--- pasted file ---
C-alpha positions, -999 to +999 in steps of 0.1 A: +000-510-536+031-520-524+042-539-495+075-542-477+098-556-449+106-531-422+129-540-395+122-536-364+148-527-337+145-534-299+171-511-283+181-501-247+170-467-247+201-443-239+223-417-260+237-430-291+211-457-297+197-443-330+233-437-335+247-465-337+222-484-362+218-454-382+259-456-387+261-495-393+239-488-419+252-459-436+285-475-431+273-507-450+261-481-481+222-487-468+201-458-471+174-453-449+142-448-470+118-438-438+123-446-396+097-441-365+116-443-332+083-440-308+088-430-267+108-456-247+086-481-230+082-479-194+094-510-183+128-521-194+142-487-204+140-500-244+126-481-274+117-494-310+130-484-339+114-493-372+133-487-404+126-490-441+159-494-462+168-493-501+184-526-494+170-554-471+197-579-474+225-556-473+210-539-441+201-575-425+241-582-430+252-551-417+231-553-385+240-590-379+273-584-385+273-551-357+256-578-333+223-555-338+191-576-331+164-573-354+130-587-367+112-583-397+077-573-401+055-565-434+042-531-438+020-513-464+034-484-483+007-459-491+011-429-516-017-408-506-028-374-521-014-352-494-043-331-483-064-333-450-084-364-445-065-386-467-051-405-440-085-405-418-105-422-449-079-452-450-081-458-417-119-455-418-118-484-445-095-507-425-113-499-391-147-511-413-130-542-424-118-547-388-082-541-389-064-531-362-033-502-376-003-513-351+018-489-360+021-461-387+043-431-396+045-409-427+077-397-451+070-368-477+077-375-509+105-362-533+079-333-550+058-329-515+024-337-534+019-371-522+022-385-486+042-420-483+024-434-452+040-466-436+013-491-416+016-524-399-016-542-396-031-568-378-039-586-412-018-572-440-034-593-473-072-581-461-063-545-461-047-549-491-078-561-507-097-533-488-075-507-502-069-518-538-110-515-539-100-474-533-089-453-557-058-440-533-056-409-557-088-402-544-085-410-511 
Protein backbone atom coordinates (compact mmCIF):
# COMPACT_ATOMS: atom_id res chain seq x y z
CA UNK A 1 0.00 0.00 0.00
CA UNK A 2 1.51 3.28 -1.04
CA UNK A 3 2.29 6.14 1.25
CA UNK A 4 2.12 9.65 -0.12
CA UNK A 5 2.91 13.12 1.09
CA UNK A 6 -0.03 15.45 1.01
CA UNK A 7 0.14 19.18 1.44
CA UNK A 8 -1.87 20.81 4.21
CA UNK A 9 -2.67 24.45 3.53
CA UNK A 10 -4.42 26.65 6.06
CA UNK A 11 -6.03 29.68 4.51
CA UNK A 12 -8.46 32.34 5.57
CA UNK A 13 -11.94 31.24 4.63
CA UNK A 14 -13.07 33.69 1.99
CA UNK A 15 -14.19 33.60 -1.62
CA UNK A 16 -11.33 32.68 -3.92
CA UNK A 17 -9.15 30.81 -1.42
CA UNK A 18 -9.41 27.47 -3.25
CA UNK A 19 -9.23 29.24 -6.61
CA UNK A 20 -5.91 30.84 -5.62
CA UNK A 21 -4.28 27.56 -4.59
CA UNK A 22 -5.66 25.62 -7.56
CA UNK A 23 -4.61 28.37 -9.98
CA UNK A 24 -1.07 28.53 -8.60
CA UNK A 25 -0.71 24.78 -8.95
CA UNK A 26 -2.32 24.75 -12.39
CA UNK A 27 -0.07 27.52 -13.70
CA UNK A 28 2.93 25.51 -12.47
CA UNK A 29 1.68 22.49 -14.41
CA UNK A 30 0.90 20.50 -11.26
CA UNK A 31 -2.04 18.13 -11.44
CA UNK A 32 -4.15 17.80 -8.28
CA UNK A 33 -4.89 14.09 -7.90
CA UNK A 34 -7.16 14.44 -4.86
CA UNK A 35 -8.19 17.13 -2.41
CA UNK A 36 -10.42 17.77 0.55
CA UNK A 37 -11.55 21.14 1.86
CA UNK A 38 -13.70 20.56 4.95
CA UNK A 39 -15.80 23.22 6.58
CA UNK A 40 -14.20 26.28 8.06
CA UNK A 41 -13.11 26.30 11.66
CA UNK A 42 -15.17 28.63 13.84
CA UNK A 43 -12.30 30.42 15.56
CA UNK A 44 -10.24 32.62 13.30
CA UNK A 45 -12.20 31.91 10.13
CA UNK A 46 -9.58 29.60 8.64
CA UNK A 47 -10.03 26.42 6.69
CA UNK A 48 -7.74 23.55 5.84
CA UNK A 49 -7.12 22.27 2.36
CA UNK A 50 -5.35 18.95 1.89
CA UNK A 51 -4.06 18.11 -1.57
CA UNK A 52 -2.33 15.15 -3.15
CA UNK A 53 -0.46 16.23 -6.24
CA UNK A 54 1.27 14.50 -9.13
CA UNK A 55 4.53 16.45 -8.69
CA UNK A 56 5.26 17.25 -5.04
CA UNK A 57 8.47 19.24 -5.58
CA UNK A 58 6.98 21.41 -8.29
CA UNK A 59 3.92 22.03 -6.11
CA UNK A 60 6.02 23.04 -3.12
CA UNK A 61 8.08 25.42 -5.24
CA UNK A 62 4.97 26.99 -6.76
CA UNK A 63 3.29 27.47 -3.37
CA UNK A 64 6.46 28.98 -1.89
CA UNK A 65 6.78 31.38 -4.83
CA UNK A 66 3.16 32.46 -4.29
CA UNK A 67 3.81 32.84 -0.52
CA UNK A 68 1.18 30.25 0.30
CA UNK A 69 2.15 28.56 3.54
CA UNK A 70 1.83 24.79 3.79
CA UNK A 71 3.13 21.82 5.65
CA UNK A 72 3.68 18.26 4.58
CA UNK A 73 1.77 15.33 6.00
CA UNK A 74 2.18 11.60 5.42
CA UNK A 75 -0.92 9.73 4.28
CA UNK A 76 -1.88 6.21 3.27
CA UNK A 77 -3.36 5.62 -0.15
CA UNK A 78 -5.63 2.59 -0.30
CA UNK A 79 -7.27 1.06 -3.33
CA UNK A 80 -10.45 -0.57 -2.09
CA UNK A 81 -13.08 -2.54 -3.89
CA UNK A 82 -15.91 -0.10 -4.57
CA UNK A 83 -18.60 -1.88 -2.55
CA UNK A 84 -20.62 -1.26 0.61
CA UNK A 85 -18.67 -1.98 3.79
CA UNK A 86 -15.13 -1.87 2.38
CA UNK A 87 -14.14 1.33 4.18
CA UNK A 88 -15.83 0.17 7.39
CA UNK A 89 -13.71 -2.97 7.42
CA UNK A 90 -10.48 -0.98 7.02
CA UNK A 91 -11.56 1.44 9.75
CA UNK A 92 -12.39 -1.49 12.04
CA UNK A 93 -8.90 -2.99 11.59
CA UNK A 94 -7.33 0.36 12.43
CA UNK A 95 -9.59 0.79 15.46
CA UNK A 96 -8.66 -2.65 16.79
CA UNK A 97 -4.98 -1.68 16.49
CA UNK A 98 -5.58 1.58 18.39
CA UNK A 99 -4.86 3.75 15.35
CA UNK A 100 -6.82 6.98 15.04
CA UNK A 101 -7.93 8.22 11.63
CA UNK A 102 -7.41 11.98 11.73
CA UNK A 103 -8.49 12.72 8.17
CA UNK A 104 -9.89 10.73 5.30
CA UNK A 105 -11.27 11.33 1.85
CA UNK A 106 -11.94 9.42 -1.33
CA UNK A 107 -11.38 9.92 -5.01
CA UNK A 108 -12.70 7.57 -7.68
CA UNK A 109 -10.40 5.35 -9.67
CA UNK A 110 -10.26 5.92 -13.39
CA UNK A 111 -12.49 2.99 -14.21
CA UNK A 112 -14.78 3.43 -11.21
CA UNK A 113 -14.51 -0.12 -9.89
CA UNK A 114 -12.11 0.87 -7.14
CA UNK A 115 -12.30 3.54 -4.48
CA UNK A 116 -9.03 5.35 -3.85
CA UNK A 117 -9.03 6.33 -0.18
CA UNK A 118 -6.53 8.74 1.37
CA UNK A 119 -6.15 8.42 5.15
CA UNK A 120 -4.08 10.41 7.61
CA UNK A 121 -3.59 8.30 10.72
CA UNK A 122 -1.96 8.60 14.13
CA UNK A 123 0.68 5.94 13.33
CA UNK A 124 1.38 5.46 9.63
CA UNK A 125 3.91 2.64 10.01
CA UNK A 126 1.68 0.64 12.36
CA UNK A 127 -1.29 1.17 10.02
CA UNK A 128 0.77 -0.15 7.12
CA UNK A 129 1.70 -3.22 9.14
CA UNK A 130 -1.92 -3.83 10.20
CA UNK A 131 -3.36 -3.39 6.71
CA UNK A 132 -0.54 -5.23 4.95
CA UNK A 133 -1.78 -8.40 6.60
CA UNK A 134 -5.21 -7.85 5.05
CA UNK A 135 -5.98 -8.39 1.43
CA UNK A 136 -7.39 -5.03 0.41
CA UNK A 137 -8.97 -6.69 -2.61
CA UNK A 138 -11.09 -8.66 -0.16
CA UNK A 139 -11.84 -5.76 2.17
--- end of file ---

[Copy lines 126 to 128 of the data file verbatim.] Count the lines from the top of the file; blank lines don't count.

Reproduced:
CA UNK A 123 0.68 5.94 13.33
CA UNK A 124 1.38 5.46 9.63
CA UNK A 125 3.91 2.64 10.01